|From Adriana Baking|
I find it difficult to believe that my freshman year of high school is officially over. With every passing year time seems to hurry by faster, and this year was no exception. Memories of specific events from the beginning of this year are hazy and the details are just out of my grasp, but my thoughts and opinions from the start of high school remain clear.
Along the course of the year I would often try to remember my first impressions of high school to compare them to the reality I was living. My impressions weren’t too far off – I thought I had a set of teachers that fit me perfectly, but the precise mix of personalities in my class painted a rowdy picture of raucous teenagers with no patience for learning. Unfortunately, this painting burst to life almost every class, leaving our teachers exhausted, and I with a growing desire to switch classes. Such strong personalities often tend to imprint themselves onto their classmates’ minds, and in my case, their constant chatter and tireless energy fortunately grew on me and have left me with fond memories.
I’ll miss the sweet sense of familiarity as I walk into first period class each morning at the sight of S- and Su- hunched together over their desk, arguing about their vastly different views on music. Or R- and G-’s notoriety for tardiness and sauntering into class well into the hour, often disrupting an ongoing lecture as they slump into their seats. The endless teasing, affectionate and good-natured, tugs my lips into a smile, even now I’m tired and over-due for bed. My class was probably best known for its spontaneous outburst into song when T- and G- became uncomfortable with the infrequent, long stretches of much needed silence. Maybe the group of very sociable students helped us build a tight bond as a class and fostered a sense of family, or maybe it was the fact that we all started off the year as mere acquaintances, and were pulled into befriending our classmates. Our baffled agreement at the unnecessary difficulty of our biology final exam last week only served to strengthen this connection, knowing we’d lived through the same hardships and fought the same battles. These moments shared between us helped make my freshman year both socially and educationally successful, and makes me grateful for sticking through with my class until the end of the year, no matter how frustrated I sometimes became.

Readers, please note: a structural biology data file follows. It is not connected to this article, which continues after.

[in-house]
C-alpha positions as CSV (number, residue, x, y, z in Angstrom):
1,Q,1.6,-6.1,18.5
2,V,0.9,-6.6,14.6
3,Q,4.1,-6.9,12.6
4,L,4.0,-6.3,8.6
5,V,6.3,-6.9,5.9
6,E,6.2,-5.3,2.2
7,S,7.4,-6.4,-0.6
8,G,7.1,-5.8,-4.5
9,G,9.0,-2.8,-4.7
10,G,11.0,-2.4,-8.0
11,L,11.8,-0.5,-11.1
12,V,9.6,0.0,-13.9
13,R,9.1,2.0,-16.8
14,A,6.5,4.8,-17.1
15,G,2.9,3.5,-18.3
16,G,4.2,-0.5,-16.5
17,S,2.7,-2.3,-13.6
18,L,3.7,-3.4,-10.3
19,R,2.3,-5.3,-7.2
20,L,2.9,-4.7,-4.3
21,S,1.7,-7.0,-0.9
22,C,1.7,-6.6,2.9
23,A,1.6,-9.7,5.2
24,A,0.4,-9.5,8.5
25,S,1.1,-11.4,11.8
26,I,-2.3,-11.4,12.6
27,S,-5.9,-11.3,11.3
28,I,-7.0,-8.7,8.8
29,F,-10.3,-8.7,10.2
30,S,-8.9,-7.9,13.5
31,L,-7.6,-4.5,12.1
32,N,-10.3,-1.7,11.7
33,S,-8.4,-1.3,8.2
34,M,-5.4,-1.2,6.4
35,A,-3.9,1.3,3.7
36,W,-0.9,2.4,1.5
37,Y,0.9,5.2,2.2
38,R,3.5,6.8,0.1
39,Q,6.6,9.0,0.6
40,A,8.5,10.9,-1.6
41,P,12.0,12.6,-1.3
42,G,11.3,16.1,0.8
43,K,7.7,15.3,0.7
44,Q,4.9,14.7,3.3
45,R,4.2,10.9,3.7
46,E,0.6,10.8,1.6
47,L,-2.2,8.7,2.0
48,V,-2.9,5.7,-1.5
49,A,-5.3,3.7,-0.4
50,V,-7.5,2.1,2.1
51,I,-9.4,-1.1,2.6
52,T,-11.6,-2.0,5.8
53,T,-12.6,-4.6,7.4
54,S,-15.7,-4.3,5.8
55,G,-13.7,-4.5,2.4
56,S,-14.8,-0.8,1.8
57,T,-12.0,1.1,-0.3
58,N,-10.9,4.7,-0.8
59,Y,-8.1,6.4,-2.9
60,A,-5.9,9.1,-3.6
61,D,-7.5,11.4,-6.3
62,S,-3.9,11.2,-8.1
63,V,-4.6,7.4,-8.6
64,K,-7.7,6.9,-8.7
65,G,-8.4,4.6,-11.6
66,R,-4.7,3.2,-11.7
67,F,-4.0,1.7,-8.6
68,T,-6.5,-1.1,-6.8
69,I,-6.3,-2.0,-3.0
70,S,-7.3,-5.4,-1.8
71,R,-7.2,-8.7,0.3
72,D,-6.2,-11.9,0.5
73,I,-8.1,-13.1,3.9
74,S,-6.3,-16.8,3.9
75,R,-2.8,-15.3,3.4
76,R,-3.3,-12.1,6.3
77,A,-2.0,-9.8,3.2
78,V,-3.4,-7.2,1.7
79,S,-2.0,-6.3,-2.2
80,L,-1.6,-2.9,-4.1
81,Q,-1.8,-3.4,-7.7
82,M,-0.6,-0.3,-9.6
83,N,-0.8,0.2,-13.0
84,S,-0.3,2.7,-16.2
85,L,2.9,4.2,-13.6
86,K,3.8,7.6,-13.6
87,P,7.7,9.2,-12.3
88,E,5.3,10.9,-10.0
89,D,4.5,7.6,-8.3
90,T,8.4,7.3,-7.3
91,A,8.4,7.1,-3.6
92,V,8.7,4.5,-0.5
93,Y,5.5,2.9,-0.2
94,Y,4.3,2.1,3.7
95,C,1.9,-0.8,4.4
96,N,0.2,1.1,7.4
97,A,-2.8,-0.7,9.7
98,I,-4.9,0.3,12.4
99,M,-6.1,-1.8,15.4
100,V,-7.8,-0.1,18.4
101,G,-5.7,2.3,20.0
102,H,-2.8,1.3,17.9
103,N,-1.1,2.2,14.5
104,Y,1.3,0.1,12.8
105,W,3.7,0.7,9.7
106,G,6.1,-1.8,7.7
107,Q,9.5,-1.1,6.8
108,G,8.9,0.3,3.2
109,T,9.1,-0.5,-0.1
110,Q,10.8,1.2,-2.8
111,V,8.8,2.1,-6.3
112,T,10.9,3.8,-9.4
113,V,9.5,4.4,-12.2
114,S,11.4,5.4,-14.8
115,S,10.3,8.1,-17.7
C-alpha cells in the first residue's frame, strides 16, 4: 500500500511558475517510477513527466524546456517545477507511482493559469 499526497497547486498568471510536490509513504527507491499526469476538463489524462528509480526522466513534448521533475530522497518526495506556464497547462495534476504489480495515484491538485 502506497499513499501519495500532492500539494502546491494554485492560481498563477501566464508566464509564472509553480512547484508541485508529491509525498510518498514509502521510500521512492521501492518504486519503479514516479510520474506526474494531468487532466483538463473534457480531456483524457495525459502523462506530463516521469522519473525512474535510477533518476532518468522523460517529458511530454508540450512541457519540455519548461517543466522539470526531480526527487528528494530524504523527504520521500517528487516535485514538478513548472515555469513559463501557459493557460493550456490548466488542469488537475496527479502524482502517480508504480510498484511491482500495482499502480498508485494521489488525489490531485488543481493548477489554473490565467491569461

|From Adriana Baking|
Now, I’m on summer vacation. As much as I look forward to churning ice cream at whatever time suits me now that I’m not at school, I’ve lived through enough transitions from school life to summer vacation to know that my mind will take time to part with the habits that have become implanted in me as a part of school. Around seven o’clock each morning my subconscious will continue to respond to the nagging suspicion that it is time for school, turning every fleeting moment of sleep more precious behind closed lids with the knowledge that it will soon be gone. I know it will be weeks before the habit of jotting down my class section after writing my name wears off, just as I won’t associate the title of high school sophomore with me until the first month of tenth grade has passed. It will take a summer to break into the next school year.
My emotions are currently in turmoil on the battlegrounds of my heart. Nostalgia is in heated combat against excitement for the future, and their brawl is leaving me in emotional confusion. I’m waiting for salvation to come in the form of clarity, but I know it won’t arrive until I’m well into summer vacation, too absorbed in the present to dwell on the past or fret about the future. Only then will both of my emotional opponents be put at bay.
|From Adriana Cooking|
I always find myself in awe towards the end of each year by how quickly a year can pass yet how much can be learned and discovered about the world and oneself in that same period of time. I think of myself back at the beginning of this year, so unsure of where I stood. My friends’ confidence in what they wanted to study later on developed in me a growing sense of urgency to find my calling, and I couldn’t suppress it. I tried to imagine myself in various fields, but I couldn’t picture myself in as an adult just yet, or even as a college student. Towards the middle of the year, I ruled out science and math, being unable to relate to them and finding them too detached from human emotions. Now, there’s no doubt about it – writing has become second nature to me. The flame of passion that couldn’t kindle itself within my heart at the thought of uncreative work springs to life when I put on paper the words that lurk in my mind.